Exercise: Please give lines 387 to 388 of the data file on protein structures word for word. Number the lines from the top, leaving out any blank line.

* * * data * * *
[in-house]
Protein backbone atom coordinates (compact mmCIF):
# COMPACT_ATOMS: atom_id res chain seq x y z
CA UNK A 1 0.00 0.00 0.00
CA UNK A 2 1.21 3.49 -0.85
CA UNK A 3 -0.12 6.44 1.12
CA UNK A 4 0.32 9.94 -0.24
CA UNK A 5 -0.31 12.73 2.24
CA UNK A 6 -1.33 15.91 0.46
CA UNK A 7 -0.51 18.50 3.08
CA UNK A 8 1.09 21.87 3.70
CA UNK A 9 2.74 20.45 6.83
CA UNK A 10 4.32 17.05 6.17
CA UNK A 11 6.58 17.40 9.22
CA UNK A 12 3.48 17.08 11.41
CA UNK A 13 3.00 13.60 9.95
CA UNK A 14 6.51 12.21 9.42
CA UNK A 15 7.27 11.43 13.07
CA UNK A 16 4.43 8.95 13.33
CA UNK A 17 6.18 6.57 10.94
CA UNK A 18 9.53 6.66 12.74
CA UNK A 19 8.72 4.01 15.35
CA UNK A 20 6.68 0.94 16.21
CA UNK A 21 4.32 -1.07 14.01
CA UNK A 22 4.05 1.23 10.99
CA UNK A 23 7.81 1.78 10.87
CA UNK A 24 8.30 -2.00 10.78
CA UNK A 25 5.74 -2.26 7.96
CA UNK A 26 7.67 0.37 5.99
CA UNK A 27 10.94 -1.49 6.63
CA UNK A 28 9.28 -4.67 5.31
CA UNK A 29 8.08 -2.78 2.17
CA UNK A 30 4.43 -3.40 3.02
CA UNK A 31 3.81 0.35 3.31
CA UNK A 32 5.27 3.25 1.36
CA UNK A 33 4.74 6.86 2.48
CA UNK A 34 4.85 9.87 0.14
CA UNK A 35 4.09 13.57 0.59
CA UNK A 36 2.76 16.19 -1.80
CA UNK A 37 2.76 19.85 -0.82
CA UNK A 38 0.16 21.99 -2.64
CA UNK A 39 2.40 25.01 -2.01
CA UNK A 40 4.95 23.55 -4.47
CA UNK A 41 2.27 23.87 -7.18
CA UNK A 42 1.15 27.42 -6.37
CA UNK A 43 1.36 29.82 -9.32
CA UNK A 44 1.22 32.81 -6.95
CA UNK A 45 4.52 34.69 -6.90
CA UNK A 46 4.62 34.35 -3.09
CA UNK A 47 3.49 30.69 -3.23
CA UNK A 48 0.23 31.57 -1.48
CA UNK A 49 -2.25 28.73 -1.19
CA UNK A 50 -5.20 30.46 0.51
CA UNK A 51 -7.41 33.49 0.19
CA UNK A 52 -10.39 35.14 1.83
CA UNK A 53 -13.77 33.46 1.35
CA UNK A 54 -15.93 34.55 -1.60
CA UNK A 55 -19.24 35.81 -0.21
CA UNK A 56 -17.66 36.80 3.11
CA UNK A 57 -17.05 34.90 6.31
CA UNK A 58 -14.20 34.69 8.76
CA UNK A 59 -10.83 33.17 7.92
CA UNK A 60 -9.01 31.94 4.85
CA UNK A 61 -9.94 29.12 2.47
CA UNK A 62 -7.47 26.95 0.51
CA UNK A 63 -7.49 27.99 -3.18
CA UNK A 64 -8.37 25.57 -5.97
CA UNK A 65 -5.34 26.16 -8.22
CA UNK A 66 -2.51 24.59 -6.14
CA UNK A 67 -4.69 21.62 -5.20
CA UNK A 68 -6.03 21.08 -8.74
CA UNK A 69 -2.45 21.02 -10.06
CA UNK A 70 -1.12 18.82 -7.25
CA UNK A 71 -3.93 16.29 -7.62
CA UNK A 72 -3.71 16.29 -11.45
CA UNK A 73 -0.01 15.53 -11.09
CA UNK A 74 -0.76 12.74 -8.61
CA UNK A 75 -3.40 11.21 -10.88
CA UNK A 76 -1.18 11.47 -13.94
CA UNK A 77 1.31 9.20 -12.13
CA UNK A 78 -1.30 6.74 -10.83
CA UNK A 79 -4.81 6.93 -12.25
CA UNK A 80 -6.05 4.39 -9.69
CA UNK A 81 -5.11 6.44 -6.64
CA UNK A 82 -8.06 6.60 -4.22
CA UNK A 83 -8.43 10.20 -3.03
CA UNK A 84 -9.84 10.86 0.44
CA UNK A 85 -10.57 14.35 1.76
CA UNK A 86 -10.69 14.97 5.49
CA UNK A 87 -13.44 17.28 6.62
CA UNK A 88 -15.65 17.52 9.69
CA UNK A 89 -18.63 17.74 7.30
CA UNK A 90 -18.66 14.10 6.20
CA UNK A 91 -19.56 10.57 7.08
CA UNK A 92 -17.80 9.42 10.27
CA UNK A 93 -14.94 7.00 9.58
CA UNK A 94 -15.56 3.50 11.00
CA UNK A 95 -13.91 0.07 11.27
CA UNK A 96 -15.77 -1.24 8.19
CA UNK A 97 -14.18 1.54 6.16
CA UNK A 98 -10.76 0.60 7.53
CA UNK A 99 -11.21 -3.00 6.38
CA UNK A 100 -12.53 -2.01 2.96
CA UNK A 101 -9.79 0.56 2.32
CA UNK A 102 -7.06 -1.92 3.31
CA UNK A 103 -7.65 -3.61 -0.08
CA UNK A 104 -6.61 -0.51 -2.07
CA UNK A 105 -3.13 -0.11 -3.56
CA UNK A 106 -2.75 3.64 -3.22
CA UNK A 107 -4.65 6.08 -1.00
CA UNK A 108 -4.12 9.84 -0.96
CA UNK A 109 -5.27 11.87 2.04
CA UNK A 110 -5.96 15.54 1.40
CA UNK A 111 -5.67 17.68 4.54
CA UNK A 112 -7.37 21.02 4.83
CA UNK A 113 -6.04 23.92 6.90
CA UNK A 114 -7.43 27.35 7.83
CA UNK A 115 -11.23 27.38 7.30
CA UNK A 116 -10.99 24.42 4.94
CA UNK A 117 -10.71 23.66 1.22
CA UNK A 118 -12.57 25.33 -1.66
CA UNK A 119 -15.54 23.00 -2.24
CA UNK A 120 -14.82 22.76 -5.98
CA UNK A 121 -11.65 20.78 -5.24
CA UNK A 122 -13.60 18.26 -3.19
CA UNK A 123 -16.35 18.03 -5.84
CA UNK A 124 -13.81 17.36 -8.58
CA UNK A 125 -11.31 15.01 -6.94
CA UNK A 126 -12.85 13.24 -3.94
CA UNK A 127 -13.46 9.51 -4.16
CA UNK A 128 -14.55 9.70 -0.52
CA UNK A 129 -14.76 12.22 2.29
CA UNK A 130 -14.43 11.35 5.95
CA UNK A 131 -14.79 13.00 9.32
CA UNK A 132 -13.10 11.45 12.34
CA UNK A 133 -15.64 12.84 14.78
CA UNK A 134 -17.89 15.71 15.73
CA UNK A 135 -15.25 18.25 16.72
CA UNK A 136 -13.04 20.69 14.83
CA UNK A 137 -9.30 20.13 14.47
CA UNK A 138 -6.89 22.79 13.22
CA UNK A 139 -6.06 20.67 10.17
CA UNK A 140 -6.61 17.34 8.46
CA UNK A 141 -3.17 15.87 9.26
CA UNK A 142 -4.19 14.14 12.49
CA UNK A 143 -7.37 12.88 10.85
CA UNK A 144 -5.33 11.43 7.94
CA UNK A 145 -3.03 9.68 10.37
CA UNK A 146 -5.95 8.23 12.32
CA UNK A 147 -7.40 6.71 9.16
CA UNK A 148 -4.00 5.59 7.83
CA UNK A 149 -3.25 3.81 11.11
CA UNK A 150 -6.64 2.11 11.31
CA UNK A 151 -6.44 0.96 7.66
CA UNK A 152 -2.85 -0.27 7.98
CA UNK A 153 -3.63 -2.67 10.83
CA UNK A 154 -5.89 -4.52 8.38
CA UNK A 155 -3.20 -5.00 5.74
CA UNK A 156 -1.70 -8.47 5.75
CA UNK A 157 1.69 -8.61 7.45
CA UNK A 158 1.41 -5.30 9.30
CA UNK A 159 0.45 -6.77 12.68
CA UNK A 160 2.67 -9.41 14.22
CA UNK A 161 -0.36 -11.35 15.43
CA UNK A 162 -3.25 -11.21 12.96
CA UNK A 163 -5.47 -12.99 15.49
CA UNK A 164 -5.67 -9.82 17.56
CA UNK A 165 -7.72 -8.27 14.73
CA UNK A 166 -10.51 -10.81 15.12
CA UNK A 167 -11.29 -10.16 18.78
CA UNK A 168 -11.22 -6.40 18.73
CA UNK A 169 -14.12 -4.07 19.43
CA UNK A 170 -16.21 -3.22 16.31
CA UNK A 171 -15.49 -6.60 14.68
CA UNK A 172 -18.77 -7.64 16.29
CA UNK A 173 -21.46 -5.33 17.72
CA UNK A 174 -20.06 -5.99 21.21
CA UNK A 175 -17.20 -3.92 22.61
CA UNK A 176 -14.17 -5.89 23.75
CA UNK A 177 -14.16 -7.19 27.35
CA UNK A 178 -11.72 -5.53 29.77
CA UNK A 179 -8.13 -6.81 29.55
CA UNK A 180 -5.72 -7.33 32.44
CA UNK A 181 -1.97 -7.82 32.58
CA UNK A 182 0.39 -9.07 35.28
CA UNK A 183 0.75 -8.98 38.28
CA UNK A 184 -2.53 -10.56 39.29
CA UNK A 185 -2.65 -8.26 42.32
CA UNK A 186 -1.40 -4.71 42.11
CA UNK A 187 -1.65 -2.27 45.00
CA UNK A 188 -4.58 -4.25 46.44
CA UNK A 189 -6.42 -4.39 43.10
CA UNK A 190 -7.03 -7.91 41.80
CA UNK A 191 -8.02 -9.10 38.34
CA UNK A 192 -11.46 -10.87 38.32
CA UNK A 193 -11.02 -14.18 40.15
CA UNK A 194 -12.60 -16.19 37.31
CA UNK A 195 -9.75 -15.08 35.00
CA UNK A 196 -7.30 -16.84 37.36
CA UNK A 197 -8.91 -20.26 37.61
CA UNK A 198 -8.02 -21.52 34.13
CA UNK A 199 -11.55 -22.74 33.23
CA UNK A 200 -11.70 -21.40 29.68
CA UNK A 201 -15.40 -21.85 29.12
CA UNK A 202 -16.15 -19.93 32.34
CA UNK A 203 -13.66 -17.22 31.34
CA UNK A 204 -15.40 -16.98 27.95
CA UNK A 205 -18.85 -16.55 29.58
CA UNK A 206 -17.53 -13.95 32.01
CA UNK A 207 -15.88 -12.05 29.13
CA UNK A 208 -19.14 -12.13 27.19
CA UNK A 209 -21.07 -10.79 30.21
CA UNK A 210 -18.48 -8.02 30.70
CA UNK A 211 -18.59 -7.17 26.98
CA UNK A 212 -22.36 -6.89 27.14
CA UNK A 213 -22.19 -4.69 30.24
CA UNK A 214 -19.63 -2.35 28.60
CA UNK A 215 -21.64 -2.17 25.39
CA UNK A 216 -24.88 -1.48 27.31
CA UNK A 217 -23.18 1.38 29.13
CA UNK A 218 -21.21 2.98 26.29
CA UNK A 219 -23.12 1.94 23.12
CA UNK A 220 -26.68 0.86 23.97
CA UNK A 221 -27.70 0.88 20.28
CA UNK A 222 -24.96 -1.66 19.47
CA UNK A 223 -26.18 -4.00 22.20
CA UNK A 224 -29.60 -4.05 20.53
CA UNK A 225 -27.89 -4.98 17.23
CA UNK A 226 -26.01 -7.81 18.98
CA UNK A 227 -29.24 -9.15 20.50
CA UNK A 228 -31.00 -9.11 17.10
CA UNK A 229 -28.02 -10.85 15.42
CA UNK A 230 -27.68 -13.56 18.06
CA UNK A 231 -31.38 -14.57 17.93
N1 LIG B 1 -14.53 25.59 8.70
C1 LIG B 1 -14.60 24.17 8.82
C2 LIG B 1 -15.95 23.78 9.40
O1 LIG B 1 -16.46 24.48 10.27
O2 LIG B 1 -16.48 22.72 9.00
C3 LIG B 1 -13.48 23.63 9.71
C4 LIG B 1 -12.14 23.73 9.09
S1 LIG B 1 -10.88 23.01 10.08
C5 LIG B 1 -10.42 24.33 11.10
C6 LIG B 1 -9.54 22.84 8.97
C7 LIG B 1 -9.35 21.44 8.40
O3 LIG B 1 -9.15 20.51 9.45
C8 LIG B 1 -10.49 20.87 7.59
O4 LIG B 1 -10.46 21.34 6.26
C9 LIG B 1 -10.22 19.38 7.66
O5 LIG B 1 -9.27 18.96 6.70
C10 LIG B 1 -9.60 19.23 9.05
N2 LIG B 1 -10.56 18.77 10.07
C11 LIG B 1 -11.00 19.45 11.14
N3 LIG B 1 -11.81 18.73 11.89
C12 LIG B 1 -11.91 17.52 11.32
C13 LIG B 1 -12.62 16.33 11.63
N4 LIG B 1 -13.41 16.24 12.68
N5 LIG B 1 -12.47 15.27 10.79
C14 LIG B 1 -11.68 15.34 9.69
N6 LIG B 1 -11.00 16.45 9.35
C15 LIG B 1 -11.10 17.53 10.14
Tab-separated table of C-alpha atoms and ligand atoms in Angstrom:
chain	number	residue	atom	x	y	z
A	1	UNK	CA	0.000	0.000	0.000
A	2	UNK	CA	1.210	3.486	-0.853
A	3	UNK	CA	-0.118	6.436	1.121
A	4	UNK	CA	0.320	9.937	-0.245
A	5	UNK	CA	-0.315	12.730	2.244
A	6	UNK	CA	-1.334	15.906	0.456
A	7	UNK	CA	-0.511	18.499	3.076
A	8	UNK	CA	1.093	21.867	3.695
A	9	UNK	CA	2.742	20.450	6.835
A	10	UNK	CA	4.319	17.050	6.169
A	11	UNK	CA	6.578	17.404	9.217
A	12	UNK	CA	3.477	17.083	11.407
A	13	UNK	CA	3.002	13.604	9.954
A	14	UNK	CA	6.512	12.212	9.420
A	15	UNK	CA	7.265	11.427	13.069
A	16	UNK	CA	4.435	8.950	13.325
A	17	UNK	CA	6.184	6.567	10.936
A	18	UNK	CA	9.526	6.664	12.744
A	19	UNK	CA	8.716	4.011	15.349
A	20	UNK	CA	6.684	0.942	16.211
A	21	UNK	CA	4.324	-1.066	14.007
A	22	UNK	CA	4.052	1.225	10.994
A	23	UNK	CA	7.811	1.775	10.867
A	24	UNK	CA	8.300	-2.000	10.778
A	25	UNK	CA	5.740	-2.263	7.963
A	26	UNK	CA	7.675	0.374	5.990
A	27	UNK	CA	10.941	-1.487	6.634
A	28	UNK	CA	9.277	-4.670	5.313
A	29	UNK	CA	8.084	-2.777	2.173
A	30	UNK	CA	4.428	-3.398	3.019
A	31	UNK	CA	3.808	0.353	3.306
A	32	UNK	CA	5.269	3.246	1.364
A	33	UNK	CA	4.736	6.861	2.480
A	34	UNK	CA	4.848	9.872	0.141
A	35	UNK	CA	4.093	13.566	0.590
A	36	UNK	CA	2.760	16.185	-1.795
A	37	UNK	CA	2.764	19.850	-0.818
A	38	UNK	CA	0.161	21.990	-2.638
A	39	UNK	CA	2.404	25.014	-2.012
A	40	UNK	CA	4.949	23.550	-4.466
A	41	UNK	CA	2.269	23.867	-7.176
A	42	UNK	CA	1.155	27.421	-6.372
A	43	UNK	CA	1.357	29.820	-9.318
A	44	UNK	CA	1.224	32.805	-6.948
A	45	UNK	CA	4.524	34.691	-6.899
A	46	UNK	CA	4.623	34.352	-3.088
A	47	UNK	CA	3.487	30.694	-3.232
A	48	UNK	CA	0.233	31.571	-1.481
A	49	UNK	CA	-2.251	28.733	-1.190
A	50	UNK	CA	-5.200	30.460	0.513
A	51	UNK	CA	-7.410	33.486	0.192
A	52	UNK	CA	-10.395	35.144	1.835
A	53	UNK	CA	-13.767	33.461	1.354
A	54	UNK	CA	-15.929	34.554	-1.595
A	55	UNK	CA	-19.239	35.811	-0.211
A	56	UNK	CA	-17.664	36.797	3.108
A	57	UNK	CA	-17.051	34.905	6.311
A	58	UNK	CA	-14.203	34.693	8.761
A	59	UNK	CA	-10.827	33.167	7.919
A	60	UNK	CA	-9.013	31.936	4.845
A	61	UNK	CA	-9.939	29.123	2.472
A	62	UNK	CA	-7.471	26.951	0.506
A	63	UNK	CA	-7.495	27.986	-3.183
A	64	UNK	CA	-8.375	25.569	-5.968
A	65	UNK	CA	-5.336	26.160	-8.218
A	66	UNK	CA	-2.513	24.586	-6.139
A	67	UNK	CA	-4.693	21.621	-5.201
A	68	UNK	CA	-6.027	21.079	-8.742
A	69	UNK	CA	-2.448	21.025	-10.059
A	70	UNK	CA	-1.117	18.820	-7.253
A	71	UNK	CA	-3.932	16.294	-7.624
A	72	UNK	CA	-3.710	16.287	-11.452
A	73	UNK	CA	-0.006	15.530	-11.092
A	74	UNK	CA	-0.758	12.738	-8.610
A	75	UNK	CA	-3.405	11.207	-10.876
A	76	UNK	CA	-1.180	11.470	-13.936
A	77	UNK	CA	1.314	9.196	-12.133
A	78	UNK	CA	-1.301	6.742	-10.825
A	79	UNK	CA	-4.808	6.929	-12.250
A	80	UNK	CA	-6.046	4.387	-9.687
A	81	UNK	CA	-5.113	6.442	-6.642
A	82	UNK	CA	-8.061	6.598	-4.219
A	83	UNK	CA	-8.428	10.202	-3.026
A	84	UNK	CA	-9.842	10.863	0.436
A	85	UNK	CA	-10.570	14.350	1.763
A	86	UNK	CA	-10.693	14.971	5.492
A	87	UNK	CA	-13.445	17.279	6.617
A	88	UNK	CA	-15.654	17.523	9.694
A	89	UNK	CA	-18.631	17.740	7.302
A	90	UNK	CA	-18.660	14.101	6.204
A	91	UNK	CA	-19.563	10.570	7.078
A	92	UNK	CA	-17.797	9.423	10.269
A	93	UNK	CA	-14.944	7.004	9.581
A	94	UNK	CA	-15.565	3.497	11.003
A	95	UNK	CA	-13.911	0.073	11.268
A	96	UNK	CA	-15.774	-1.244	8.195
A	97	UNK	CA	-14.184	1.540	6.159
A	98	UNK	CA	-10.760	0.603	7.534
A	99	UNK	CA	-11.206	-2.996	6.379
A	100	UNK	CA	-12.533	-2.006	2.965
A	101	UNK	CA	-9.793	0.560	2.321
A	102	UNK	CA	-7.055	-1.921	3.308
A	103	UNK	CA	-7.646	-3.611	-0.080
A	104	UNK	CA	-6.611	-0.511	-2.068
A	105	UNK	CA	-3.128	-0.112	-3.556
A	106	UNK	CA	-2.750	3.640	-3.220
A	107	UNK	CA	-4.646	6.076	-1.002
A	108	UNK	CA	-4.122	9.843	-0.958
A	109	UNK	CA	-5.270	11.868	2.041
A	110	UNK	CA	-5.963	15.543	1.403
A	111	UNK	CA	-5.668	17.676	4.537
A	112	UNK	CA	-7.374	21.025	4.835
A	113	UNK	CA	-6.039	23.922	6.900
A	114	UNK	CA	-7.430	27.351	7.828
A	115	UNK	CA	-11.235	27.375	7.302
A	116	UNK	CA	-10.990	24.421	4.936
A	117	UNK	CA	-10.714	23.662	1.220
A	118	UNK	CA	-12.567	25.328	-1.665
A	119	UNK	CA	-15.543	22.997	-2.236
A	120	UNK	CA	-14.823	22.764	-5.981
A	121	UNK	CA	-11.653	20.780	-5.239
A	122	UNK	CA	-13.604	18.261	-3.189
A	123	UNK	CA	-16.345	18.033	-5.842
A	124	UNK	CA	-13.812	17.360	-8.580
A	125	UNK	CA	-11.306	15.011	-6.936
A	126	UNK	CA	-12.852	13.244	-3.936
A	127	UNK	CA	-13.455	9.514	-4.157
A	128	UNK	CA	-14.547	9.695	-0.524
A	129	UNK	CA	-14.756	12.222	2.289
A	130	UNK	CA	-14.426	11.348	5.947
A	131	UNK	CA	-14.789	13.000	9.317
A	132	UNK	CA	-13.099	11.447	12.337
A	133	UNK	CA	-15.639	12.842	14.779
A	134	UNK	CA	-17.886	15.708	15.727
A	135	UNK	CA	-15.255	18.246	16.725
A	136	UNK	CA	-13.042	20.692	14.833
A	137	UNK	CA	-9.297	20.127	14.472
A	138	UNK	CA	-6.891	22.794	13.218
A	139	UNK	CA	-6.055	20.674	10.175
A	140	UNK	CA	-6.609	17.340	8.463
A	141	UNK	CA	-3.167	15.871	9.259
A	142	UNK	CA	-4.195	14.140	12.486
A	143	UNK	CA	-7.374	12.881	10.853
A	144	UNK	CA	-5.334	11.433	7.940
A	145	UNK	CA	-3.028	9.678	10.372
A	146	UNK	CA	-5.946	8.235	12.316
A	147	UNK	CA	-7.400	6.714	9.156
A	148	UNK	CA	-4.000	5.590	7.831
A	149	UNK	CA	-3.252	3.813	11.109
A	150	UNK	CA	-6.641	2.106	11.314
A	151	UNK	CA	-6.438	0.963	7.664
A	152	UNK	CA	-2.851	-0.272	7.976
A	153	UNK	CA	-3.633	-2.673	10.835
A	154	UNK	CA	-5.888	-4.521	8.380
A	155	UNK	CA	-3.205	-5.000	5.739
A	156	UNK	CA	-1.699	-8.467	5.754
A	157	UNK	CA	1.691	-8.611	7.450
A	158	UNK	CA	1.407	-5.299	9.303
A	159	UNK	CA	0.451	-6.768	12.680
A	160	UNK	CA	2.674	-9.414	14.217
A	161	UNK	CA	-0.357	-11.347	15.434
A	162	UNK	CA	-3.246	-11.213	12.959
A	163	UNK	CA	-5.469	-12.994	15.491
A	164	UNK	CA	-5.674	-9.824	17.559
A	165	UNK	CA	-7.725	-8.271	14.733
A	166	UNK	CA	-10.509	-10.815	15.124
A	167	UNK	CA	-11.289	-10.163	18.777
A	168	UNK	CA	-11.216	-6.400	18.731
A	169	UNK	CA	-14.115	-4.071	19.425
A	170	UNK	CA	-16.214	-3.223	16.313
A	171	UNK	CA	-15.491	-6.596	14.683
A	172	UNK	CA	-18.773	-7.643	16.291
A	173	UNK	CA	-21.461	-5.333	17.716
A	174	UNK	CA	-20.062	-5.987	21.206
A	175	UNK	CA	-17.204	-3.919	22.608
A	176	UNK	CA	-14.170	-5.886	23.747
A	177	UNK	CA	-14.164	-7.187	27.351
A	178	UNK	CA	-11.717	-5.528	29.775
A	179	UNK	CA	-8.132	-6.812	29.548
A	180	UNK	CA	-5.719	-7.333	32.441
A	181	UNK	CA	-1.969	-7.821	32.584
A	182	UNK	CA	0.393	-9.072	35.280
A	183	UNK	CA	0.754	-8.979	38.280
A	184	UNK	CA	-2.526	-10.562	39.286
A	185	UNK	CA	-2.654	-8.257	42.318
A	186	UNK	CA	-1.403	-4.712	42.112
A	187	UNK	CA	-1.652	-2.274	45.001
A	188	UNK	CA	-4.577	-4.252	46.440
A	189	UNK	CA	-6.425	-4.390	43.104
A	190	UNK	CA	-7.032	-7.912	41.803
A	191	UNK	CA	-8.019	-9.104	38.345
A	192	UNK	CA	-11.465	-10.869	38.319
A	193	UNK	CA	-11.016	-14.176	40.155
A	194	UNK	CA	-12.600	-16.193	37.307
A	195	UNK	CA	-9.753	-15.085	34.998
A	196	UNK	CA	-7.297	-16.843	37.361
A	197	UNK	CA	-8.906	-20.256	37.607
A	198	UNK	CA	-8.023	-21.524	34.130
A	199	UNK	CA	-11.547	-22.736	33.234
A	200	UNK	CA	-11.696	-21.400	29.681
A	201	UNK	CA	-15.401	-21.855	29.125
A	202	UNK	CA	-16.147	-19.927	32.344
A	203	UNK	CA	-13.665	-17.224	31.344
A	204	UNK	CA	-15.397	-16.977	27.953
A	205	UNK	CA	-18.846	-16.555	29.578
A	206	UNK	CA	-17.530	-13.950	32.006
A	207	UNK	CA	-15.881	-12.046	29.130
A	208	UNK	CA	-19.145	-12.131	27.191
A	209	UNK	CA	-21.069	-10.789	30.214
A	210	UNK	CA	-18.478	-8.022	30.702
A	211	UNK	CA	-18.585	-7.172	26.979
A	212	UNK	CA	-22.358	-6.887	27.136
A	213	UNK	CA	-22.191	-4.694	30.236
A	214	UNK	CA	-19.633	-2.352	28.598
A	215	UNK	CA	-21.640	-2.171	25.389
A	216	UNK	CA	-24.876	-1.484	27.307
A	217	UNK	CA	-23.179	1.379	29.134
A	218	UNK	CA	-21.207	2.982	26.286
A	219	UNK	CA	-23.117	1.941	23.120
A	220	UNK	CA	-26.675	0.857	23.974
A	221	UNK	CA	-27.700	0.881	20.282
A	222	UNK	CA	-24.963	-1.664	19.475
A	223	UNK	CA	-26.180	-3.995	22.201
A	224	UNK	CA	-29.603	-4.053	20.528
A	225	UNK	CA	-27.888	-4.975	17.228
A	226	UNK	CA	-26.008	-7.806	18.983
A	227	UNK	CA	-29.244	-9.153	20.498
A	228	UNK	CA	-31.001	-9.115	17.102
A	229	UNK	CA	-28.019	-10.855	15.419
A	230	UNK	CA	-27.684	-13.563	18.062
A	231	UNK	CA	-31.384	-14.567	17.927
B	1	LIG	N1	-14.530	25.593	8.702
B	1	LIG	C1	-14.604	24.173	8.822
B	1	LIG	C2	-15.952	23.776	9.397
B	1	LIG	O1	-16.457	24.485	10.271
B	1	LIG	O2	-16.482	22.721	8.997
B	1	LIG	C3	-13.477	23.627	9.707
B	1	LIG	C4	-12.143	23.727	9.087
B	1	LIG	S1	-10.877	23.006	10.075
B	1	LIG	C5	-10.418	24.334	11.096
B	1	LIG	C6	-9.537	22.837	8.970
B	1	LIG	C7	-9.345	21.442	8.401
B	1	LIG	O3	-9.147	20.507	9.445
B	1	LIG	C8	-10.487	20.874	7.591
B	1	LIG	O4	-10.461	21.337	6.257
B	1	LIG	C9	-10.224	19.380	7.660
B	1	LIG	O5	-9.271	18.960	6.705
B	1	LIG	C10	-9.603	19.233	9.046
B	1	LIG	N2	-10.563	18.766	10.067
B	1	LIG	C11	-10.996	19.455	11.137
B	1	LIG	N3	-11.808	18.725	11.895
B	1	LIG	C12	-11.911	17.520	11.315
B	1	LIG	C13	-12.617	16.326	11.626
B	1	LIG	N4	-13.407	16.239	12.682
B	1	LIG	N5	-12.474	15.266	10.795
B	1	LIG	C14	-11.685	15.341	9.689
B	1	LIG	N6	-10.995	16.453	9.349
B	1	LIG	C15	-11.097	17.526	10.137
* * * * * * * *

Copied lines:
A	124	UNK	CA	-13.812	17.360	-8.580
A	125	UNK	CA	-11.306	15.011	-6.936